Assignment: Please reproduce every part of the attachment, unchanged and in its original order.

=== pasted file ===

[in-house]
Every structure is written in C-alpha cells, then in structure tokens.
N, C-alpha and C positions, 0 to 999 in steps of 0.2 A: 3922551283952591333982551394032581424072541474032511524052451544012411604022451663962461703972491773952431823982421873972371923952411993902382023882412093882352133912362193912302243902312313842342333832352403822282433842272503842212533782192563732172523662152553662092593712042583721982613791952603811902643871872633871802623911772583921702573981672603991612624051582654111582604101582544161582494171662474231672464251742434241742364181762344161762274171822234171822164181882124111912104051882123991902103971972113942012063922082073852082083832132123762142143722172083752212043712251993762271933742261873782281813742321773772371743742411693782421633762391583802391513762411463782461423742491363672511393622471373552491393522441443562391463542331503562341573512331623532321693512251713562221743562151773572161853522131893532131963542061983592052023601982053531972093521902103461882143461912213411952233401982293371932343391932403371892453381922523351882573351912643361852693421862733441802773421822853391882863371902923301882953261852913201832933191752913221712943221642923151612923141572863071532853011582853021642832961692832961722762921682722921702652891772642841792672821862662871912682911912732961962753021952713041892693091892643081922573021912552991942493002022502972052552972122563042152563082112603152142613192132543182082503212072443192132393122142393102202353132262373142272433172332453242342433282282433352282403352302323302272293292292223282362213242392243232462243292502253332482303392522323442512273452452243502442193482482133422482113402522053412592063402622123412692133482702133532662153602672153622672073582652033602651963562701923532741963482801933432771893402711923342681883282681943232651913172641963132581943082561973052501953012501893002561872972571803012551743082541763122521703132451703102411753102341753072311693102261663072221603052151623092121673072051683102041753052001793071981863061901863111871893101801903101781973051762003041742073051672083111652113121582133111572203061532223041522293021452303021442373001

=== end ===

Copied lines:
[in-house]
Every structure is written in C-alpha cells, then in structure tokens.
N, C-alpha and C positions, 0 to 999 in steps of 0.2 A: 3922551283952591333982551394032581424072541474032511524052451544012411604022451663962461703972491773952431823982421873972371923952411993902382023882412093882352133912362193912302243902312313842342333832352403822282433842272503842212533782192563732172523662152553662092593712042583721982613791952603811902643871872633871802623911772583921702573981672603991612624051582654111582604101582544161582494171662474231672464251742434241742364181762344161762274171822234171822164181882124111912104051882123991902103971972113942012063922082073852082083832132123762142143722172083752212043712251993762271933742261873782281813742321773772371743742411693782421633762391583802391513762411463782461423742491363672511393622471373552491393522441443562391463542331503562341573512331623532321693512251713562221743562151773572161853522131893532131963542061983592052023601982053531972093521902103461882143461912213411952233401982293371932343391932403371892453381922523351882573351912643361852693421862733441802773421822853391882863371902923301882953261852913201832933191752913221712943221642923151612923141572863071532853011582853021642832961692832961722762921682722921702652891772642841792672821862662871912682911912732961962753021952713041892693091892643081922573021912552991942493002022502972052552972122563042152563082112603152142613192132543182082503212072443192132393122142393102202353132262373142272433172332453242342433282282433352282403352302323302272293292292223282362213242392243232462243292502253332482303392522323442512273452452243502442193482482133422482113402522053412592063402622123412692133482702133532662153602672153622672073582652033602651963562701923532741963482801933432771893402711923342681883282681943232651913172641963132581943082561973052501953012501893002561872972571803012551743082541763122521703132451703102411753102341753072311693102261663072221603052151623092121673072051683102041753052001793071981863061901863111871893101801903101781973051762003041742073051672083111652113121582133111572203061532223041522293021452303021442373001